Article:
Archives for posts with tag: Karen Stintz

The discussion on transit in the GTA has moved past the “what to do” stage and is now in the “how to pay for it” stage. And that’s where it should be.

So why are public officials like Karen Stintz, Glenn De Baeremaeker and Glen Murray not thinking about how it looks when they try to reopen the transit agreement signed last year? Did they not consider how citizens might perceive it when yet another politician tries to revisit a transit deal (Sheppard East, Finch West, the Eglinton Crosstown and replacing the Scarborough LRT) that the region has been waiting decades to see?  I can just imagine the thousands of people, who upon opening the paper in the morning and reading the headlines, saying “Jesus! Enough already! Get on with it!”

Image: Ontario Government Archives

From a political communications perspective, the discussion over transit needs to have a rational and human element to it. This means anyone who advocates for further study, revisions or new ideas needs to explain very clearly why this would be of tangible and practical benefit for transit users and why we should wait even further.

In the case of Stintz and De Baeremaeker, we are wondering why they would be motivated to agitate for a subway to replace the Scarborough LRT? As the Grid’s Ed Keenan wrote in taking apart Stintz and De Baeremaeker’s suggestion, they have ignored the fact that a transit system should primarily serve its users; convenience of service is therefore a key consideration – not, as Keenan points out, the type of technology used.  For example, if a donkey and covered cart pulled up at a Queen streetcar stop and got me to my destination faster than the streetcar, then my needs have been met.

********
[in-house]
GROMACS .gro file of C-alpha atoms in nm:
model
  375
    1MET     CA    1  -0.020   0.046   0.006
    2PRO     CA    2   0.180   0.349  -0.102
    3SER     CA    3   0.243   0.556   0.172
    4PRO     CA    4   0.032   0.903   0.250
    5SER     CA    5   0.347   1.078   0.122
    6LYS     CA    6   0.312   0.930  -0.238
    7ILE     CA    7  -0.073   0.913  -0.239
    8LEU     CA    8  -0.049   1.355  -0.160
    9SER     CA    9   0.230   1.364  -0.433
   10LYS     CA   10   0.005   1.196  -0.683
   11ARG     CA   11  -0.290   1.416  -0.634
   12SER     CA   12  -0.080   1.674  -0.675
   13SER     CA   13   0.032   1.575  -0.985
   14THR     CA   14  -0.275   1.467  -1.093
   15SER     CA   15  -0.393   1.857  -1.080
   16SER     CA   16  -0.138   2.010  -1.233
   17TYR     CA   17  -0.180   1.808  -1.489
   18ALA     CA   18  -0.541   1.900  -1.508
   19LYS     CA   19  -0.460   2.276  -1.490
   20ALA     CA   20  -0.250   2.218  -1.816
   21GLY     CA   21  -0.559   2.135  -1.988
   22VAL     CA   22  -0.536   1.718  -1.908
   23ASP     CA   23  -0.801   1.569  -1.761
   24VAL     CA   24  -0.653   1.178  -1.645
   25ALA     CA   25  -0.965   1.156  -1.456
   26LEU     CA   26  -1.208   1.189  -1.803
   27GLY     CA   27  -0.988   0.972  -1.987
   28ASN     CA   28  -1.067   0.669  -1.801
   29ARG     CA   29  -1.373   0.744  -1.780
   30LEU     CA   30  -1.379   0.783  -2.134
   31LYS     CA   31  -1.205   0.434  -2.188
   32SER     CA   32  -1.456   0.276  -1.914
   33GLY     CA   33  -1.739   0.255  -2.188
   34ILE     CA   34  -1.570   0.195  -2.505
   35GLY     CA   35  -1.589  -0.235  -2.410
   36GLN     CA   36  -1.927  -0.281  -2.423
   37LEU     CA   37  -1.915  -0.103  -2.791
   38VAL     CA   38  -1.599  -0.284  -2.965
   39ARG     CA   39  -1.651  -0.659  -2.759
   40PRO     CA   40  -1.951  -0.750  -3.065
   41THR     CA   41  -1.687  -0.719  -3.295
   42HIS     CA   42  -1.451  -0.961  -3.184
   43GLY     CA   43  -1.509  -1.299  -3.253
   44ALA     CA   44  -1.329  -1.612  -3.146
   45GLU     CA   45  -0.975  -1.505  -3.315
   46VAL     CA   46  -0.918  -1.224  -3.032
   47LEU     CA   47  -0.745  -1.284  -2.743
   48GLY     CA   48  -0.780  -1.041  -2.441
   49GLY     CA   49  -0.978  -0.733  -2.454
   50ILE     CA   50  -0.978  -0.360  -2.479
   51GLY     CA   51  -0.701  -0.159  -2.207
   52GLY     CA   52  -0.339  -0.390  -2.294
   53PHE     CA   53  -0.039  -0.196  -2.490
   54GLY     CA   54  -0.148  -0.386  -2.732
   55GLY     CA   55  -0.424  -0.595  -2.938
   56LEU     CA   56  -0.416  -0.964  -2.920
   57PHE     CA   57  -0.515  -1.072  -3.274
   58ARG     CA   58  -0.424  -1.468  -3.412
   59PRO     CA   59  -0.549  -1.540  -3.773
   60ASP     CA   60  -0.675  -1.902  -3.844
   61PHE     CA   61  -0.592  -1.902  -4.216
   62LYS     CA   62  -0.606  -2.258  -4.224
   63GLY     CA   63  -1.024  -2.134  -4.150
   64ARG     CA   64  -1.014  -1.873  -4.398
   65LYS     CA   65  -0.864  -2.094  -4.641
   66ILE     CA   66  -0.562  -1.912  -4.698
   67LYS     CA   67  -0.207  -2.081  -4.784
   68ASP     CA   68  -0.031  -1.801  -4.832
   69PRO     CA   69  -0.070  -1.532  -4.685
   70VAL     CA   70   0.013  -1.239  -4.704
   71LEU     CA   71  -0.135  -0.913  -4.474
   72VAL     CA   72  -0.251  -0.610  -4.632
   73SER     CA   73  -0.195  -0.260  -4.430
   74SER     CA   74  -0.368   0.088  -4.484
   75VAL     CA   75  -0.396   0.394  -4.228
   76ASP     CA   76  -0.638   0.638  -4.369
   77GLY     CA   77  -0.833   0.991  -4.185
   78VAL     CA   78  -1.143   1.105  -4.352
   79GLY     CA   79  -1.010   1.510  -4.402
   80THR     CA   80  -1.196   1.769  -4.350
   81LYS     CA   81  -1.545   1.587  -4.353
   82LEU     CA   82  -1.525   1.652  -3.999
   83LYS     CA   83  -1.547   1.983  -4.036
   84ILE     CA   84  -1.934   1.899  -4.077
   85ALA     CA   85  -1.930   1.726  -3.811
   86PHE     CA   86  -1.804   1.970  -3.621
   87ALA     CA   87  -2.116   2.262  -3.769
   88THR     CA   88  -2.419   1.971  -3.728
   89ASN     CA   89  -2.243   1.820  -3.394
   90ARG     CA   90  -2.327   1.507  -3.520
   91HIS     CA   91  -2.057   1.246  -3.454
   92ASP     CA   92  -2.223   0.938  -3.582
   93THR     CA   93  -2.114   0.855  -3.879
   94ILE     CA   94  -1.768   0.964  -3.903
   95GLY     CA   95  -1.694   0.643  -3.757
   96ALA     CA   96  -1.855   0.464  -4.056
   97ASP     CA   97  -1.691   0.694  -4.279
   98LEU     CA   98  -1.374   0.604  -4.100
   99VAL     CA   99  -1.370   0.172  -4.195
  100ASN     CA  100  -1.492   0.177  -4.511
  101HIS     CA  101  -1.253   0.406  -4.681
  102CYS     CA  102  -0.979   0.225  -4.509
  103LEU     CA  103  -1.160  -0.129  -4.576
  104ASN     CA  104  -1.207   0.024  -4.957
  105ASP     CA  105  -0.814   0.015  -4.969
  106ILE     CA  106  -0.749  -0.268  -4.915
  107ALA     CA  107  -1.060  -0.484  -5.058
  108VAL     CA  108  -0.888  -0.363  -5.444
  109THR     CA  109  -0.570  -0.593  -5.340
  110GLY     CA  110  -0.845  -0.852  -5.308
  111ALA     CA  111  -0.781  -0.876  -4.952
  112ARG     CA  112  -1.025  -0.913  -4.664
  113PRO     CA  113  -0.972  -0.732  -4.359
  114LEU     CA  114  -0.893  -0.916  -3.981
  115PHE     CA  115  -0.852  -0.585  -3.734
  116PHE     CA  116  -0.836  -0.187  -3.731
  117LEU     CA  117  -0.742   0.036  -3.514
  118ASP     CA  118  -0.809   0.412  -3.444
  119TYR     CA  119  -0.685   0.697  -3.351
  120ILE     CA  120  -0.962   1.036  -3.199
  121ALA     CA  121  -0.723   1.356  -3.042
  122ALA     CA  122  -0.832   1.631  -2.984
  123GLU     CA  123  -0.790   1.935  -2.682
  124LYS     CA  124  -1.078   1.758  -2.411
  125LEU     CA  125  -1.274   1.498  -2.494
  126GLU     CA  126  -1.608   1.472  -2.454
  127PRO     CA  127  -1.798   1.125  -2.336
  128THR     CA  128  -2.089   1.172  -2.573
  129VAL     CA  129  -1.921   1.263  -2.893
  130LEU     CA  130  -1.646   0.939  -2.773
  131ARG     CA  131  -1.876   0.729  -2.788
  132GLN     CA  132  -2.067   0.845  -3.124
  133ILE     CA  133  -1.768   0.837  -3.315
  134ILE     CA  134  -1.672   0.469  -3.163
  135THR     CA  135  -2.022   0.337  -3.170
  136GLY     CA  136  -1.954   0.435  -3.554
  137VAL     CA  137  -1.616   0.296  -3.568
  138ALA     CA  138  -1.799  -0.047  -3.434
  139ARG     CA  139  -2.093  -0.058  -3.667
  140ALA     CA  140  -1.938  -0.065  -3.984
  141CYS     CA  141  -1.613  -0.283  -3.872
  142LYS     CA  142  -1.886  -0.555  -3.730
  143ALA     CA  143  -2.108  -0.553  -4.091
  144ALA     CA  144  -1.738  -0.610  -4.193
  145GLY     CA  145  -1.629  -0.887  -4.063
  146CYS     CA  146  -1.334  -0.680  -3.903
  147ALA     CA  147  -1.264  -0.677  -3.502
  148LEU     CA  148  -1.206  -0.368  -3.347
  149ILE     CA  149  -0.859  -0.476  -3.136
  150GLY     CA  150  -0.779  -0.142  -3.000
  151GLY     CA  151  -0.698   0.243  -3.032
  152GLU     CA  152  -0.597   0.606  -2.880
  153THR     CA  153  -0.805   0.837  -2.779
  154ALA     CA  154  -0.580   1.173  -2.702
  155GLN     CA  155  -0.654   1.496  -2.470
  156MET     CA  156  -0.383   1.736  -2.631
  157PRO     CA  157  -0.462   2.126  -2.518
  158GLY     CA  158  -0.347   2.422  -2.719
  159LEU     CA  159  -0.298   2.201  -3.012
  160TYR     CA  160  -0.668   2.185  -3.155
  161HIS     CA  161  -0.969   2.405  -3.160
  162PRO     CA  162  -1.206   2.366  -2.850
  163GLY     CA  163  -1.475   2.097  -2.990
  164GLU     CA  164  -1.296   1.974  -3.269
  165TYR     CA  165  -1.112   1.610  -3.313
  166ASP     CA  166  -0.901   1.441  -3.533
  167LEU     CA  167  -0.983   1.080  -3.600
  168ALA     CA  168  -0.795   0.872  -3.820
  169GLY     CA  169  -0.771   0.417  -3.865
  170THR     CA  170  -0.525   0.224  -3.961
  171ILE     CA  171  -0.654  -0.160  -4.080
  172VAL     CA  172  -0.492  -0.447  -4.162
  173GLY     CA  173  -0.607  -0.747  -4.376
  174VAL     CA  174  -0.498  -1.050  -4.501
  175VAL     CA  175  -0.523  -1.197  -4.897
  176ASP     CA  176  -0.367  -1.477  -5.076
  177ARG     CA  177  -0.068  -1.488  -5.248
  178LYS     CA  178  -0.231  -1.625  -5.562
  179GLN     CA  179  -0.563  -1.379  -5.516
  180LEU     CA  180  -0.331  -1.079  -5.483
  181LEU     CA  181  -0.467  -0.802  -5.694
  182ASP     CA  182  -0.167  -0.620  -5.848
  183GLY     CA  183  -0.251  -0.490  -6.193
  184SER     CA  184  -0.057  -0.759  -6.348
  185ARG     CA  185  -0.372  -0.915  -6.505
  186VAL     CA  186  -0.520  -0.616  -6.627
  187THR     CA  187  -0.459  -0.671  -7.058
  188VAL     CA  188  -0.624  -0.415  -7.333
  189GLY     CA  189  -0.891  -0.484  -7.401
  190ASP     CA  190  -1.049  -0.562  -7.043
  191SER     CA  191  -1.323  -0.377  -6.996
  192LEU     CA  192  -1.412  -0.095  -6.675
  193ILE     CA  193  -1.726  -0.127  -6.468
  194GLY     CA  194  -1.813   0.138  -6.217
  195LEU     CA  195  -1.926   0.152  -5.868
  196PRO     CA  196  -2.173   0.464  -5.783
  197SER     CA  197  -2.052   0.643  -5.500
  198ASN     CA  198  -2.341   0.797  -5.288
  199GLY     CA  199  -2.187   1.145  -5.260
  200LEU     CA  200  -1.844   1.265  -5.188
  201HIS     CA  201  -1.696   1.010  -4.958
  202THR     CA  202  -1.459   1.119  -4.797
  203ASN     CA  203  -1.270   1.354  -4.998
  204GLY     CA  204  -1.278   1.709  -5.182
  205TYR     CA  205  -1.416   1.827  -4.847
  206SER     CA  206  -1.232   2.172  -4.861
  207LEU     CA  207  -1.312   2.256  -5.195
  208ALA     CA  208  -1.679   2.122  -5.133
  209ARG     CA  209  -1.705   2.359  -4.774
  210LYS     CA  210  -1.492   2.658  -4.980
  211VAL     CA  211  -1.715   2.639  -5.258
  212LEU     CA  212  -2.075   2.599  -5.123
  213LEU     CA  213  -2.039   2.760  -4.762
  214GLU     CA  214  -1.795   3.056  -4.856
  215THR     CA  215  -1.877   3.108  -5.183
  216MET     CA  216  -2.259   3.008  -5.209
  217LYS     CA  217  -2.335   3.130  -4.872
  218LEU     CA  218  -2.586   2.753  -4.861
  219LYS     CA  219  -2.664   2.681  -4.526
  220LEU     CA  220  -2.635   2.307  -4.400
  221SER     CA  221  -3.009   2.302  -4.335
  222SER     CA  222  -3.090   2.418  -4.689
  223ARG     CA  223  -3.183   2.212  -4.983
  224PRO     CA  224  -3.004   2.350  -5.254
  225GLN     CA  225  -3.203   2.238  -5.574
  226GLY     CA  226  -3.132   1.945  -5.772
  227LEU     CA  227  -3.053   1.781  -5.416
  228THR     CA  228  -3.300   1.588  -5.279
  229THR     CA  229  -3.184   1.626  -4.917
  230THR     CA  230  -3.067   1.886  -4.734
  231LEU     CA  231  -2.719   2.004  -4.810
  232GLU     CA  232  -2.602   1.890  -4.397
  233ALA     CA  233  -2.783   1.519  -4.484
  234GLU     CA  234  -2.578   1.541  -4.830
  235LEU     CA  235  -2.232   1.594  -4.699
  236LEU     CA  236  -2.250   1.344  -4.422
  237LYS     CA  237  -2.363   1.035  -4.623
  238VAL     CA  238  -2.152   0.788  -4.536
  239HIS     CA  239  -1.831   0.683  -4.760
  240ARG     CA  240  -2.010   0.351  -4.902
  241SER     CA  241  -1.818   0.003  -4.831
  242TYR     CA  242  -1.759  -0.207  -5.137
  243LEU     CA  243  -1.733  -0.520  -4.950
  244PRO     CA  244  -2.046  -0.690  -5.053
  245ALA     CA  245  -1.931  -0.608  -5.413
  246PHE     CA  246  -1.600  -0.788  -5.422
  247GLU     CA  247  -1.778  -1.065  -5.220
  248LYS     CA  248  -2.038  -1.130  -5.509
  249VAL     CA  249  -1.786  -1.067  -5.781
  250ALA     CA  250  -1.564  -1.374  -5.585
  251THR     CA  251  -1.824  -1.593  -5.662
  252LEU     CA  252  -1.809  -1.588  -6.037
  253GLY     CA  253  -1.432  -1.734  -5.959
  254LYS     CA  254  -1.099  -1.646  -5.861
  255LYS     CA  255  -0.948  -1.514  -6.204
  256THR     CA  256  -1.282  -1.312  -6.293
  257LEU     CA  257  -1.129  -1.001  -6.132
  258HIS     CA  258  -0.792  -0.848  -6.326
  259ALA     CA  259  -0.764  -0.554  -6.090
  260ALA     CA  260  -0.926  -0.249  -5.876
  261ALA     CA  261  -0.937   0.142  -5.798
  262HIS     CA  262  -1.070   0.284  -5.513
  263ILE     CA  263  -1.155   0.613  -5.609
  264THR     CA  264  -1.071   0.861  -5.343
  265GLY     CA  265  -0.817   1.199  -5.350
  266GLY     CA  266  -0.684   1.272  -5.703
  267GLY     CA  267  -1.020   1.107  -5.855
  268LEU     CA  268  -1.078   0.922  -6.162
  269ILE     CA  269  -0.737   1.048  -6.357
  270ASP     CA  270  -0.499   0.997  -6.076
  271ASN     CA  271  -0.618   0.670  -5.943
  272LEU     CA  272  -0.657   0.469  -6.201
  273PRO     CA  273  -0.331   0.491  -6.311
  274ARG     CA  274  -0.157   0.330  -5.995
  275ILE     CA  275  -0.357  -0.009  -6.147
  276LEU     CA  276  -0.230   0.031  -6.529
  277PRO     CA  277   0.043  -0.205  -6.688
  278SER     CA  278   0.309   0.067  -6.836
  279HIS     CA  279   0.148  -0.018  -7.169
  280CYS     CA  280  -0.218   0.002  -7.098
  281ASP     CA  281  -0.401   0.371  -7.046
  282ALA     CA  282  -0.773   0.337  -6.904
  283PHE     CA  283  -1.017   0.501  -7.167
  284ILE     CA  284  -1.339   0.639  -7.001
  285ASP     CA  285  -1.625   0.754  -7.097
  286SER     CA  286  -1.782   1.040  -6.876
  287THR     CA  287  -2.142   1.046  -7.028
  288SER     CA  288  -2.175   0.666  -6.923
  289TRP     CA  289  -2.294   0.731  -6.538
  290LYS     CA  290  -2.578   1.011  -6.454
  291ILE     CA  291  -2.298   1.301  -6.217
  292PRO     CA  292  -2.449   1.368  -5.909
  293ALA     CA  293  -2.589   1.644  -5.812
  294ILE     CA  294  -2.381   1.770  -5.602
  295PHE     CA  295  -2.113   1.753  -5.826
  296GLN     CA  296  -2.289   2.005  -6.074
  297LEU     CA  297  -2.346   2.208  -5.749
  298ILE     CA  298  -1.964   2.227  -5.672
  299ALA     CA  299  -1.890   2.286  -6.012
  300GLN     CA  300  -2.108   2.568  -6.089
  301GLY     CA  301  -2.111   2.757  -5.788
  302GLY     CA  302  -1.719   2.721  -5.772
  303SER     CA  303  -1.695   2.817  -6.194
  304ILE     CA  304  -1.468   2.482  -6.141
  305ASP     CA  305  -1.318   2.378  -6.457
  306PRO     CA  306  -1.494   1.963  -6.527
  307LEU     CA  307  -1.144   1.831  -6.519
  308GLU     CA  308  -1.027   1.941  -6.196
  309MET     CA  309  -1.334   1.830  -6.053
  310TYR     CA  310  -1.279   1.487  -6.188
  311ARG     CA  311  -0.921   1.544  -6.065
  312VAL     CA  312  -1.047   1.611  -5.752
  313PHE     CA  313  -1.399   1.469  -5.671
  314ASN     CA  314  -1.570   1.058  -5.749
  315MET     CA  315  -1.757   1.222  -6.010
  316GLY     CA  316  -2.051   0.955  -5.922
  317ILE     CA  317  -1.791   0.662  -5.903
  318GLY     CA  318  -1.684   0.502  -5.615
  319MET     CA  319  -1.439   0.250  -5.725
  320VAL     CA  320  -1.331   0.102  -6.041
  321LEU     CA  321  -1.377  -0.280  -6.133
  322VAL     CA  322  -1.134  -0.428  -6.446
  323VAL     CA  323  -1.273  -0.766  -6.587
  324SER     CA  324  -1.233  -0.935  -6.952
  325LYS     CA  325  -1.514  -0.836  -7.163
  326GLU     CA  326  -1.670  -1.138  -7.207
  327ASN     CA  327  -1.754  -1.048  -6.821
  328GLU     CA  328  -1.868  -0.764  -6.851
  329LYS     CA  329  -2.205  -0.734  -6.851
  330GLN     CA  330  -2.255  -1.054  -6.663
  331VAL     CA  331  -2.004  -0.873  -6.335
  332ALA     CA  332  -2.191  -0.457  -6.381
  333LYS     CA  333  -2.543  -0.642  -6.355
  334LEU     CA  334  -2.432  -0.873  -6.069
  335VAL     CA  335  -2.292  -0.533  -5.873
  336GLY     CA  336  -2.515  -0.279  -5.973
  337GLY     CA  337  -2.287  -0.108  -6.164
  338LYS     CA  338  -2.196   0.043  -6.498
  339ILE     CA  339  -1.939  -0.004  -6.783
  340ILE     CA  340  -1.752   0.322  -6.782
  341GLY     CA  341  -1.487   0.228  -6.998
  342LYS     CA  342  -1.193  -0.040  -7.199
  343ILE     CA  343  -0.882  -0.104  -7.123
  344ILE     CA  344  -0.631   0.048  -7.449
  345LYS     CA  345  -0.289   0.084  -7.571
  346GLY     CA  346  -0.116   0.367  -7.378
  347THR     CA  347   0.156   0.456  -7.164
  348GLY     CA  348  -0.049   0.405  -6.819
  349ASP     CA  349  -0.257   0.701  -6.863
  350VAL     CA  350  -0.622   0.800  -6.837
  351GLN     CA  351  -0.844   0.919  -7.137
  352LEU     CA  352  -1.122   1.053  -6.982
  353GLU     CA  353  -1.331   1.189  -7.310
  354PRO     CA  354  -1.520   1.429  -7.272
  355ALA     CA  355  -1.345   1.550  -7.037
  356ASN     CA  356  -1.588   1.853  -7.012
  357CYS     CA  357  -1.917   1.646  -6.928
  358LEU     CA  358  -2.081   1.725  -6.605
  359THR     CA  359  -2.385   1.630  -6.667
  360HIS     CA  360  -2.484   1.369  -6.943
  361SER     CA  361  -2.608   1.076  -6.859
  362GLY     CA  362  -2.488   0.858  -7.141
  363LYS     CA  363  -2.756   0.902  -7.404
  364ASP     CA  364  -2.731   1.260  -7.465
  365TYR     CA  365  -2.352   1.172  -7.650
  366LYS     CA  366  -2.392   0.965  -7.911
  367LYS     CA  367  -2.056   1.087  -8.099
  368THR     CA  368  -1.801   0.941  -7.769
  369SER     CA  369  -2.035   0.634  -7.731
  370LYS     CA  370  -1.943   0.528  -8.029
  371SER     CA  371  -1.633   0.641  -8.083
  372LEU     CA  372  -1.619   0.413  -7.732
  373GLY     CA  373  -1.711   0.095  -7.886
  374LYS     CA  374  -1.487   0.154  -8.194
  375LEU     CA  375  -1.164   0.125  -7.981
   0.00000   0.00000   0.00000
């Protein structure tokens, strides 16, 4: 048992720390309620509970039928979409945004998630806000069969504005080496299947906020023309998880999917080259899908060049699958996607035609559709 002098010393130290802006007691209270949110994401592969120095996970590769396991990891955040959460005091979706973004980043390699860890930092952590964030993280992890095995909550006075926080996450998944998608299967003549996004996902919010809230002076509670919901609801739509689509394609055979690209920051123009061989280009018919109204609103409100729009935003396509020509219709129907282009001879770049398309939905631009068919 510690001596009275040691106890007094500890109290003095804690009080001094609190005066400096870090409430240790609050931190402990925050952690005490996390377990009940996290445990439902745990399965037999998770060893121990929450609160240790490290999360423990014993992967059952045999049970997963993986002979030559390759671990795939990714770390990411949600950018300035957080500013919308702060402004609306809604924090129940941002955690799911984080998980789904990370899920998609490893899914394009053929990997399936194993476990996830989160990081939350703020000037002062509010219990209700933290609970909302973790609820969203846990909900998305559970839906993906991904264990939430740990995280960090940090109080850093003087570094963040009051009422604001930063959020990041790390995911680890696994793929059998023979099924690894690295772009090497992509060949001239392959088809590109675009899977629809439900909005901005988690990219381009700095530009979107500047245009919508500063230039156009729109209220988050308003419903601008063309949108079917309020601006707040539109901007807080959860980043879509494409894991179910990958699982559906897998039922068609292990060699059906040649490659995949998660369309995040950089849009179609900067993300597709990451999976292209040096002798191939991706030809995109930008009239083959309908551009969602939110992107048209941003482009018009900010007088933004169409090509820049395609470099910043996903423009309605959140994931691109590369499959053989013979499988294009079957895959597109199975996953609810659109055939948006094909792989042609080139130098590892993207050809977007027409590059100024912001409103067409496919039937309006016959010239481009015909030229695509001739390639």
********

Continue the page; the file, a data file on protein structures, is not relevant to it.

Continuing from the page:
In the case of Glen Murray, he seemed to be thinking aloud about revisiting the entire transit plan. Thankfully for us, he had the poor communications judgement to do it on the same day as the provincial budget – when the government is really only focused on one story – thus pissing off the Premier and forcing Murray to climb down.

Both these cases should be a warning sign to any public official who wants to tinker with the transit deal. Whether for political points, a higher profile, more media coverage or other reason, anyone who decides to indulge themselves by suggesting fundamental changes to the transit plan will be judged harshly.

And if you don’t believe me, just ask Rob Ford.

Bathurst Station bakery, included in the recent sole-source contract (photo by Marium Matti, BlogTO)

When a political announcement arrives badly wounded, you have to wonder how it managed to get that far without being humanely put down. Here, I’m thinking about of the recent  announcement by TTC Chair Karen Stintz to go forward with a $50 million sole-source contract for the company that currently runs 65 newsstands in TTC stations.

How could the TTC Board have thought that it would be ok for a cash-strapped agency to give out a $50 million sole-source contract? For business reasons, maybe the contract is acceptable, or maybe not. These things can be complex and technical; who can easily understand the basics of the contract and assess whether it is a good and fair deal for the TTC and for Torontonians? On a first reading, it’s clear that there is something not quite right with the deal – but that’s not my point here. I’m suggesting that the contract should have been shot down from the start, but from a communications perspective, not a business perspective.